Long Term Physical Effects of Diabetes – Dr. Norman Swan

by | Diabetes, Kidney Health

It is essential to regularly consult with your doctor, have blood test’s and embrace a more healthy lifestyle to put off diabetes or keep it from getting worse.

There are a couple of things to be said about the effects of diabetes. I’m gonna largely talk abou type 2 diabetes, which is the diabetes that comes on in adulthood.

Keeping your diabetes in check.

Long-term effects can be prevented if you get your blood sugar, and other risk factors, and under control. The long-term effects of diabetes are more to do with diseases related to diabetes then diabetes itself. Diseases such as heart disease, stroke, heart attacks, peripheral vascular disease, arterial disease in your legs and so on.

If you do get type 2 diabetes, or you’re at risk of it, and you should consult your GP regularly. You should also try losing weight, and going on a healthy diet. Studies show, that the Mediterranean diet (or something similar), can actually stop the process of type 2 diabetes as can weight training. So you can do to things to halt type 2 diabetes in its tracks. There is growing evidence that even that a low-carb diet might be able to do that for you too. But in terms of the long-term effects of diabetes, there are two main things that you need to do.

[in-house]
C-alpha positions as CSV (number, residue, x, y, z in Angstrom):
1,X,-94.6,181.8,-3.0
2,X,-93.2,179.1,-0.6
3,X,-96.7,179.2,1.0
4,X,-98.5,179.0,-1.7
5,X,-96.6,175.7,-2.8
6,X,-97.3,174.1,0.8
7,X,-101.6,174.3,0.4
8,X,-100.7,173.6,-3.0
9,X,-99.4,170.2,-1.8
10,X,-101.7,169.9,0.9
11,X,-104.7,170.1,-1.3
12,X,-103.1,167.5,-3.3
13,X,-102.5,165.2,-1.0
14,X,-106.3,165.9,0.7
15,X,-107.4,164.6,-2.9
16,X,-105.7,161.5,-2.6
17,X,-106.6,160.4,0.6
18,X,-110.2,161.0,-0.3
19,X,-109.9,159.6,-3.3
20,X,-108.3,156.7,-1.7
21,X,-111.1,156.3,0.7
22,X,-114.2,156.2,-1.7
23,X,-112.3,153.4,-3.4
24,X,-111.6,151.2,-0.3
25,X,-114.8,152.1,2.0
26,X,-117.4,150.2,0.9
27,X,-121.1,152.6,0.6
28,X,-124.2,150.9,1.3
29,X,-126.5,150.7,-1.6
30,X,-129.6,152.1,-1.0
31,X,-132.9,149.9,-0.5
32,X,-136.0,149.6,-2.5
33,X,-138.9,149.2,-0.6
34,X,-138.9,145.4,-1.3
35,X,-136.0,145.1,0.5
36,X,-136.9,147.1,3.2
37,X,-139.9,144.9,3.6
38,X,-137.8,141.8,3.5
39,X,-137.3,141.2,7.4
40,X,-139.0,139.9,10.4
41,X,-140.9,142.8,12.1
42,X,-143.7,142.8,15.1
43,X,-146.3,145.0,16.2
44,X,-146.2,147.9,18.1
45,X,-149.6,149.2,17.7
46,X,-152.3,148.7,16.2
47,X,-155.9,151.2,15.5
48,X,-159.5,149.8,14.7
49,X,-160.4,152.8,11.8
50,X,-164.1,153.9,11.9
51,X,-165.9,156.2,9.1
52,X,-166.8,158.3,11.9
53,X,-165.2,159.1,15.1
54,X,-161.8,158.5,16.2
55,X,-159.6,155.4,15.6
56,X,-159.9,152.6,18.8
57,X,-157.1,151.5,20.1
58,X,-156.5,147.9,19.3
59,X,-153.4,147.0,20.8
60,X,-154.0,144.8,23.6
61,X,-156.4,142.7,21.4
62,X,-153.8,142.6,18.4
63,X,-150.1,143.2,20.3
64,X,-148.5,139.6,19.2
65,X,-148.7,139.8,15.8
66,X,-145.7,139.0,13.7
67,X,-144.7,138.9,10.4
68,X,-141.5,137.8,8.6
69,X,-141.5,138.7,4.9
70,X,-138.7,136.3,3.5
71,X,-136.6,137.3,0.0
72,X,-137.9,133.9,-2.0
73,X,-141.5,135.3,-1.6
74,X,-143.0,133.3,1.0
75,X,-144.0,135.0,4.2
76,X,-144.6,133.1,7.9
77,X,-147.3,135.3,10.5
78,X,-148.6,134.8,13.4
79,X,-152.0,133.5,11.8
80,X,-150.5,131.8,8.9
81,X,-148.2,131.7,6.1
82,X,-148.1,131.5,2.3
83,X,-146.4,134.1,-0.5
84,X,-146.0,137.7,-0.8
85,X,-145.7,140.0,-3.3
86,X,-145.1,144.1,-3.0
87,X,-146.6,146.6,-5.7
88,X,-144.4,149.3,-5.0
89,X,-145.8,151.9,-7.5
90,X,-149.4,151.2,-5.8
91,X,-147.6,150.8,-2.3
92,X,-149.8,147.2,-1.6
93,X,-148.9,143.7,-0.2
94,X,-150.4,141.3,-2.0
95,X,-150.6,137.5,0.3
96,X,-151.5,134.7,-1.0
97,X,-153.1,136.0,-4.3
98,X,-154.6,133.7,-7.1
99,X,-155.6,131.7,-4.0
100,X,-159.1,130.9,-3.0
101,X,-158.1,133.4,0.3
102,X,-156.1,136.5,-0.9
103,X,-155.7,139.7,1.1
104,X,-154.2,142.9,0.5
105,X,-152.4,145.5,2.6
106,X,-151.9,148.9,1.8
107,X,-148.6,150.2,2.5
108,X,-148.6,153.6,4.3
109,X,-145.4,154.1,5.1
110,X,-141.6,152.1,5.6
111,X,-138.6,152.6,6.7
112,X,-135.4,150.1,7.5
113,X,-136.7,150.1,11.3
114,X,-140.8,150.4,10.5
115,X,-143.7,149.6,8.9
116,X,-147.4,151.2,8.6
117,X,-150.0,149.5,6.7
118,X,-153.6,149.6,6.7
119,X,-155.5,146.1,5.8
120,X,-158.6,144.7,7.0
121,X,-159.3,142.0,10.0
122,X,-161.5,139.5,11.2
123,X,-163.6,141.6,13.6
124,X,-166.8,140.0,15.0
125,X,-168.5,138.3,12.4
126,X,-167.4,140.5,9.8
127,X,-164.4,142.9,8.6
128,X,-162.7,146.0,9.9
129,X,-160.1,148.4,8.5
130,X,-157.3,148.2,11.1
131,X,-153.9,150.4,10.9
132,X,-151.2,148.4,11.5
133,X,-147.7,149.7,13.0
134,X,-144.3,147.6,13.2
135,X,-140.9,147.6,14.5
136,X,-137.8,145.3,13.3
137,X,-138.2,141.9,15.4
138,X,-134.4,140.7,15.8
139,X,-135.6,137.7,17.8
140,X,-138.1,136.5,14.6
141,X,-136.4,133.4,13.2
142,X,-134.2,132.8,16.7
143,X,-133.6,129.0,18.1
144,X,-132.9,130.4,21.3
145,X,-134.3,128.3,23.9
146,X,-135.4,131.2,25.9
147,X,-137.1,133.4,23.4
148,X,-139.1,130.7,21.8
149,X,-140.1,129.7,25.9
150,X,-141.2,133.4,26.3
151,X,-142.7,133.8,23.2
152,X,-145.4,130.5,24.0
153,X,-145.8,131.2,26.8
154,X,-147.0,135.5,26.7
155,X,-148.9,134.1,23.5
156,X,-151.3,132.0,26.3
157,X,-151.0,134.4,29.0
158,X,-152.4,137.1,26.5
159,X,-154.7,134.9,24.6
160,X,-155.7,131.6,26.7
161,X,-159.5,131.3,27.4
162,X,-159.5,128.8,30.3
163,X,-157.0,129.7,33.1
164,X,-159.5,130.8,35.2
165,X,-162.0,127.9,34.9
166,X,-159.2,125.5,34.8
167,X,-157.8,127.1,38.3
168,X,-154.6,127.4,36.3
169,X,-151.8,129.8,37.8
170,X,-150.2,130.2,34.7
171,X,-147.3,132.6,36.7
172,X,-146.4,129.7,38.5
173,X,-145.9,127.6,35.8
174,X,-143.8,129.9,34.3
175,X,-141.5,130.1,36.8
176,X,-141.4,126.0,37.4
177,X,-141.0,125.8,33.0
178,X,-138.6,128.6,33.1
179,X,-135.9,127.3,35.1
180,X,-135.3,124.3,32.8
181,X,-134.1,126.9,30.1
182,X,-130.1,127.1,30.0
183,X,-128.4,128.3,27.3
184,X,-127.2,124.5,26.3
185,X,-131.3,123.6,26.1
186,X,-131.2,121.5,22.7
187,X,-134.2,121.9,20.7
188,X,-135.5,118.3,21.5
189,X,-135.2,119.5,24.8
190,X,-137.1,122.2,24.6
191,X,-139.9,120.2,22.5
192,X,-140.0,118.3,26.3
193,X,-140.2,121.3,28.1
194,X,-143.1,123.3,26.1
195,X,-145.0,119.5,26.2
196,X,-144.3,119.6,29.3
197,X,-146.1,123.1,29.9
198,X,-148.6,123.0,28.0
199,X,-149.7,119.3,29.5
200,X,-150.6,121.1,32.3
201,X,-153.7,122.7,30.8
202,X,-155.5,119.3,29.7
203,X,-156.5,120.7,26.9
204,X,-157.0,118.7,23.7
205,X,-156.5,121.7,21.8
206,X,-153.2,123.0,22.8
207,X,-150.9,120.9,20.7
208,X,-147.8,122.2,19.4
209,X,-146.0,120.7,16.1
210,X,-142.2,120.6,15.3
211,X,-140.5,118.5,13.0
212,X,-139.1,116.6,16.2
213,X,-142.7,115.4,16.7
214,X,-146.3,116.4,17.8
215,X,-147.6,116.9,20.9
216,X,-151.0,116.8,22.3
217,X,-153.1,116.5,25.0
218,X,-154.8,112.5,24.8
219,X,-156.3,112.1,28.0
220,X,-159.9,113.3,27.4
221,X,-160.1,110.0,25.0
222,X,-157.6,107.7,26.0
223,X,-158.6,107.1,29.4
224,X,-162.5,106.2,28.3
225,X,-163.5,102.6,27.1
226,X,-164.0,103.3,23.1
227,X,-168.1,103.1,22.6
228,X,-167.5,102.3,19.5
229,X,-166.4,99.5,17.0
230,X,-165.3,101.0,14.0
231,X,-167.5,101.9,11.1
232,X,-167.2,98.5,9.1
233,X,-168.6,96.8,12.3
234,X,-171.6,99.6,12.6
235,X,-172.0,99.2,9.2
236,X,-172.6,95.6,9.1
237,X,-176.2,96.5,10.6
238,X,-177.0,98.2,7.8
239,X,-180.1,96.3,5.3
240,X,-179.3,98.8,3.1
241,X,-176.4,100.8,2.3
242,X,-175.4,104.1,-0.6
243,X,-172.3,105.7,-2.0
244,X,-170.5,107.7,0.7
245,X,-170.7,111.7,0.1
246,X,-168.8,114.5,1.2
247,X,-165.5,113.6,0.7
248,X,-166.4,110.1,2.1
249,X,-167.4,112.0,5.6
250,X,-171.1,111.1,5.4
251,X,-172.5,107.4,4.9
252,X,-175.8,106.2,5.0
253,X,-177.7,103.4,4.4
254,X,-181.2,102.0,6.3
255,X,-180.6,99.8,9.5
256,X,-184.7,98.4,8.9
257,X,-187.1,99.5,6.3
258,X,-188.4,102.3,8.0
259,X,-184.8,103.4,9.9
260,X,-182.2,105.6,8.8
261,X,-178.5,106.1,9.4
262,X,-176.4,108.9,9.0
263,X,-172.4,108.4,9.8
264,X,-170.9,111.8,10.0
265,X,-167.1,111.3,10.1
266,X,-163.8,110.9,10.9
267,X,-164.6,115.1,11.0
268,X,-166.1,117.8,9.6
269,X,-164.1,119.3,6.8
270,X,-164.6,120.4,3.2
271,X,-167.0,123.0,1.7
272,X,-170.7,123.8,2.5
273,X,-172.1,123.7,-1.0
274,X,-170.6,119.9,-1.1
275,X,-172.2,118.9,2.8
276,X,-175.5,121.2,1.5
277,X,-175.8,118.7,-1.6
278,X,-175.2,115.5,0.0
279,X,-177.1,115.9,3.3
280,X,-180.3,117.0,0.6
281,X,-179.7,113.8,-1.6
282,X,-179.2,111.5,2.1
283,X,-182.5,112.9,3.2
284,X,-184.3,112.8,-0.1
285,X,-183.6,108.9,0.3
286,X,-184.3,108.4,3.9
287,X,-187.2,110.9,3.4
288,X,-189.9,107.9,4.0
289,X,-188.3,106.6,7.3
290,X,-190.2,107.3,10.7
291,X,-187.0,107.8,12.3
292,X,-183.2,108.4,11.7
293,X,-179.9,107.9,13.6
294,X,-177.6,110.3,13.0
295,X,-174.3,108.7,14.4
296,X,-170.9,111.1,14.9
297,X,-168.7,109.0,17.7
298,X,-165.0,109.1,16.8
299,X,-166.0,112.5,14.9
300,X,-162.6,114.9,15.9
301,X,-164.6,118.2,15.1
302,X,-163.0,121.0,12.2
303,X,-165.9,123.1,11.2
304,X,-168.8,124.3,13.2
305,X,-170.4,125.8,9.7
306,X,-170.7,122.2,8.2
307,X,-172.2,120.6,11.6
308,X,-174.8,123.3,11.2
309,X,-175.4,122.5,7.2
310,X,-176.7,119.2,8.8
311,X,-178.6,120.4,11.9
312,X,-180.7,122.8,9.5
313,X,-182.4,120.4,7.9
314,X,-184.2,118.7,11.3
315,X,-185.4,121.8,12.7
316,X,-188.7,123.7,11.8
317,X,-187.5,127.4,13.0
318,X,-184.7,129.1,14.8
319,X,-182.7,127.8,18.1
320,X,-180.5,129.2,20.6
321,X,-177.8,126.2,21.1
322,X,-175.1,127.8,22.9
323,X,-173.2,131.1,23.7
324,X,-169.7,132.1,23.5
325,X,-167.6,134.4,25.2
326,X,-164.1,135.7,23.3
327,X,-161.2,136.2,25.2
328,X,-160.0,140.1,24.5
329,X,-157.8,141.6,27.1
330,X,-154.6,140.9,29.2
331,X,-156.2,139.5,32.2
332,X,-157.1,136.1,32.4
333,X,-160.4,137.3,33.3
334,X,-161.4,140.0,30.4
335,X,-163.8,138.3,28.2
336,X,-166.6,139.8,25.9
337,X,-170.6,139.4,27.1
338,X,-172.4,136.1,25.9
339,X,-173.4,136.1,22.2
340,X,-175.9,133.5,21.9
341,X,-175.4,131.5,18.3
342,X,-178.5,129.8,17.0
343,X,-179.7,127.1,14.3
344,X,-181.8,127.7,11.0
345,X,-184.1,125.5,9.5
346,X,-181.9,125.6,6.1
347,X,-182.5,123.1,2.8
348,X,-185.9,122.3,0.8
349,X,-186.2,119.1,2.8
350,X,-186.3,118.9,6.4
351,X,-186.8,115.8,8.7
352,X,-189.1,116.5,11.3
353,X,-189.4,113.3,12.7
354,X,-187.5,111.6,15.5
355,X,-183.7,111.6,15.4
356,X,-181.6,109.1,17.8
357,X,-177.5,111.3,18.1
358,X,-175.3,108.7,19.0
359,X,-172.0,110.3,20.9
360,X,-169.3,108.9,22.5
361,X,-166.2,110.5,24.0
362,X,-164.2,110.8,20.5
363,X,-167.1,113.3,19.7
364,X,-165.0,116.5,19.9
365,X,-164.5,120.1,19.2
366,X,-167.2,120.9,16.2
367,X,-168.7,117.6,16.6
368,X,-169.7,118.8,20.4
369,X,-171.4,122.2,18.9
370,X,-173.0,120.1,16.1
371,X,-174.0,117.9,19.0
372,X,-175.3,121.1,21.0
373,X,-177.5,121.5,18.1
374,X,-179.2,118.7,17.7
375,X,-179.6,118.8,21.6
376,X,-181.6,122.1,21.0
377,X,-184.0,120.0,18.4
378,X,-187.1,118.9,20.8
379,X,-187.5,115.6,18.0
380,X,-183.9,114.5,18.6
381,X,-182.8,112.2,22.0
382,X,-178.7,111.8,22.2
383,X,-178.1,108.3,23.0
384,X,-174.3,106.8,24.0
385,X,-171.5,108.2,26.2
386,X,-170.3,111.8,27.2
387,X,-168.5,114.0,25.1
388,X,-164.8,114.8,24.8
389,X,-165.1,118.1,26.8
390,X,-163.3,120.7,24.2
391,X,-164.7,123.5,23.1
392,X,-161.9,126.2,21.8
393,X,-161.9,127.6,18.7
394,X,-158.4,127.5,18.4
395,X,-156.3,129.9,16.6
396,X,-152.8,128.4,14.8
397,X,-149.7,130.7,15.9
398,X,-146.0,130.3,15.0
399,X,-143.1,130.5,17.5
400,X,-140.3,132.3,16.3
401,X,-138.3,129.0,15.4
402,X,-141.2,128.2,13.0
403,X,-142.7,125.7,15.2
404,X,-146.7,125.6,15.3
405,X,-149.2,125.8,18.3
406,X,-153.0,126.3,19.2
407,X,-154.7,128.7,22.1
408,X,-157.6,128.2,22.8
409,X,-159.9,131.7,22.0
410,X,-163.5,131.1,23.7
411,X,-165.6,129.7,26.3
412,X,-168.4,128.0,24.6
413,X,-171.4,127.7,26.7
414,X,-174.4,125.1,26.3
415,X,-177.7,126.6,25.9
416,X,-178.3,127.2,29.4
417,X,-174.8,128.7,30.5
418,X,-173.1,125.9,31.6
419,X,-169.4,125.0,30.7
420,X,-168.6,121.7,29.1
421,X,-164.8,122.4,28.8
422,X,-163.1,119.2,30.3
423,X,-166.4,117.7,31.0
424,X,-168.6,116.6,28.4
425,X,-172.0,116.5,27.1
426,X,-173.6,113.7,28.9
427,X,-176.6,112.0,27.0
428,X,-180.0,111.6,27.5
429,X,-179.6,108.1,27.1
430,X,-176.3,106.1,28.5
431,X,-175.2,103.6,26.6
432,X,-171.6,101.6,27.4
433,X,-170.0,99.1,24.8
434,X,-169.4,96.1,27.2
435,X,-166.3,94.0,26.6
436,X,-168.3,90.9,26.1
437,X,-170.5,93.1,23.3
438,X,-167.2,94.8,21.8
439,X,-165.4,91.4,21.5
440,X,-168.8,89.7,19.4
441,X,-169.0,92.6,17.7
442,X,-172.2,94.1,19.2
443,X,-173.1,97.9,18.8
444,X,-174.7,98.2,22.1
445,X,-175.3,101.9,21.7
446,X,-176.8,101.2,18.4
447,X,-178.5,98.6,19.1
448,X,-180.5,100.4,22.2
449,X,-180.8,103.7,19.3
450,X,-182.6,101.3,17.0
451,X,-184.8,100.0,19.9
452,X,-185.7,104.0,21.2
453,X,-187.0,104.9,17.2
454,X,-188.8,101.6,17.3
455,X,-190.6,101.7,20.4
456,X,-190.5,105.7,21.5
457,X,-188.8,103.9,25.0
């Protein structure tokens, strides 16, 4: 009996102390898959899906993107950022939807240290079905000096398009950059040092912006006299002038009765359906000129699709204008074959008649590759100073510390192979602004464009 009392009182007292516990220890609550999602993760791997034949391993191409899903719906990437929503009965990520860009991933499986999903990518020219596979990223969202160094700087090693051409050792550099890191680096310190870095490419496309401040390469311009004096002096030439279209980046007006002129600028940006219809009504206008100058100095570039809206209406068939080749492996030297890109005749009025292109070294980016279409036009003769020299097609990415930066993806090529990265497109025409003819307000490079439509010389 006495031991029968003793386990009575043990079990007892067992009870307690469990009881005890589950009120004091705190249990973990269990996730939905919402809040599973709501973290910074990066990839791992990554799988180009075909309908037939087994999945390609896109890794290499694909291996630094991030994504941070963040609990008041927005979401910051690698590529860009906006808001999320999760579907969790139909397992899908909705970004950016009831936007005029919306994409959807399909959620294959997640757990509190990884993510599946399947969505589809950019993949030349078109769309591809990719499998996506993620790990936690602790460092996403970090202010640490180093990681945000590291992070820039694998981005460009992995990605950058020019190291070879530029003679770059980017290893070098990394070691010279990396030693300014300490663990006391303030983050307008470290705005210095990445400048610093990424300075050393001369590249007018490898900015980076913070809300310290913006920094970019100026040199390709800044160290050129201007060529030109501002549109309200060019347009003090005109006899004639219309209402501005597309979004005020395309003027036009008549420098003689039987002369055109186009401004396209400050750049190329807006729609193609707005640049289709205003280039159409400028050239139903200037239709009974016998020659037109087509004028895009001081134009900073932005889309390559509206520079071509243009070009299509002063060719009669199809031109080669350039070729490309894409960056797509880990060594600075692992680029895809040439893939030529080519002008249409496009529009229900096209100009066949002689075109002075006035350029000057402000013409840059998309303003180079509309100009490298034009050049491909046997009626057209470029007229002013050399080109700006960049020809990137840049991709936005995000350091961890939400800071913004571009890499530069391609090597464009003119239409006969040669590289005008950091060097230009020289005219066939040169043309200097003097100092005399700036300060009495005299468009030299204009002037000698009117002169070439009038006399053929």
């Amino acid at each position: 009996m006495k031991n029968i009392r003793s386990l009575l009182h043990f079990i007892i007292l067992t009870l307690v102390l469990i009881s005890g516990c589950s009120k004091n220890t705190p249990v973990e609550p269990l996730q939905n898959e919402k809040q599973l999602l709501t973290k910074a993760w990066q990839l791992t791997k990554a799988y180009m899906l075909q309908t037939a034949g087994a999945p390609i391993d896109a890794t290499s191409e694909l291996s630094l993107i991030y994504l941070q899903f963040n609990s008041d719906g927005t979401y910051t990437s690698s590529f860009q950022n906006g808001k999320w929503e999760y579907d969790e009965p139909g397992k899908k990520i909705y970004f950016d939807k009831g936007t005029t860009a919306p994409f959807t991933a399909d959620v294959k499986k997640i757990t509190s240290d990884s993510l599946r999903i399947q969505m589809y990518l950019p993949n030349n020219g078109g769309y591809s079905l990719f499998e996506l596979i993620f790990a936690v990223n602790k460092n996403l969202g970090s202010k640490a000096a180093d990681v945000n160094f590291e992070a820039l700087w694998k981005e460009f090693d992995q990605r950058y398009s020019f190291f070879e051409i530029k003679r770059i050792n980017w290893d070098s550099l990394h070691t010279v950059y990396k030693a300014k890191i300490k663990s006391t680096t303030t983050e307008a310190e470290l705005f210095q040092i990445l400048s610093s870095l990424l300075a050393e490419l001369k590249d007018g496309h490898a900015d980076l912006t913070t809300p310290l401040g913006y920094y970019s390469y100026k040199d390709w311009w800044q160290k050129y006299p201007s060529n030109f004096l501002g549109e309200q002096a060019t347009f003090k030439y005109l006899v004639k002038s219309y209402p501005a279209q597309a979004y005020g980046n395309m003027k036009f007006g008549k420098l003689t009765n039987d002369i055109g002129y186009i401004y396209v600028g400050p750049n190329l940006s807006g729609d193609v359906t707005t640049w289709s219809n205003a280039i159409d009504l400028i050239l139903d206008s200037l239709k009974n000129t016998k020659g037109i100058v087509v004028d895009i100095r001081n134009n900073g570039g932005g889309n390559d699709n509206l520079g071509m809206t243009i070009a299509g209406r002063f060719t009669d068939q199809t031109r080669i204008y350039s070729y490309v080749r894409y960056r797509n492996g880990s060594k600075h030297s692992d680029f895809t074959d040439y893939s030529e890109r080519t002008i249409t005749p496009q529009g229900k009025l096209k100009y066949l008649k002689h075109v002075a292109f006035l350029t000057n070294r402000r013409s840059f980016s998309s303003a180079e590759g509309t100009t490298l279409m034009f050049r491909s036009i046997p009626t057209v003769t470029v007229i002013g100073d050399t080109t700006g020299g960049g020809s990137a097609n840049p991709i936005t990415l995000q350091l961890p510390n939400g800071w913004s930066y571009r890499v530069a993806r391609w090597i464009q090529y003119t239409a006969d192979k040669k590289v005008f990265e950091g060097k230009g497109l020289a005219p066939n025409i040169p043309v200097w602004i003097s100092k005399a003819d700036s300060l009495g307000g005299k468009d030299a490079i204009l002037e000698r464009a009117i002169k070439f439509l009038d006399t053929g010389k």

Long-term care of diabetes

  1. Keep blood sugar under control. Take advice about your diet, and your diabetes in general, this could also mean discussing medication options. Make small lifestyle changes such as moderate exercise for 150 minutes a week, plus diet like mention above.
  2. Take medications IF required. Medication will help to ensure you actually reduce your risk of heart disease. Heart disease and kidney disease are biggest risks for type 2 diabetes.

Blood pressure and looking after your kidneys

If you can get your cholesterol and your blood pressure down it will make an enormous difference. People with type 2 diabetes often do need to be on cholesterol and blood pressure lowering medication even if their cholesterol and blood pressure is normal. This is because a “normal blood pressure” for somebody with diabetes might actually be high due to their health risk. With diabetes you become much more sensitive to blood pressure and cholesterol fluctuations.

Make sure to have your eyes checked on a regular basis in case you’re experiencing vascular effects in them. With diabetes these need to be checked on a regular basis to prevent eye problems.

Your kidney is the best thing is to keep your blood pressure under control, and your blood sugar under control. So get regular checks with your GP, undertake lifestyle changes, and don’t be afraid of medications because they can prevent long-term physical effects.

Dr Norman Swan, Physician and Journalist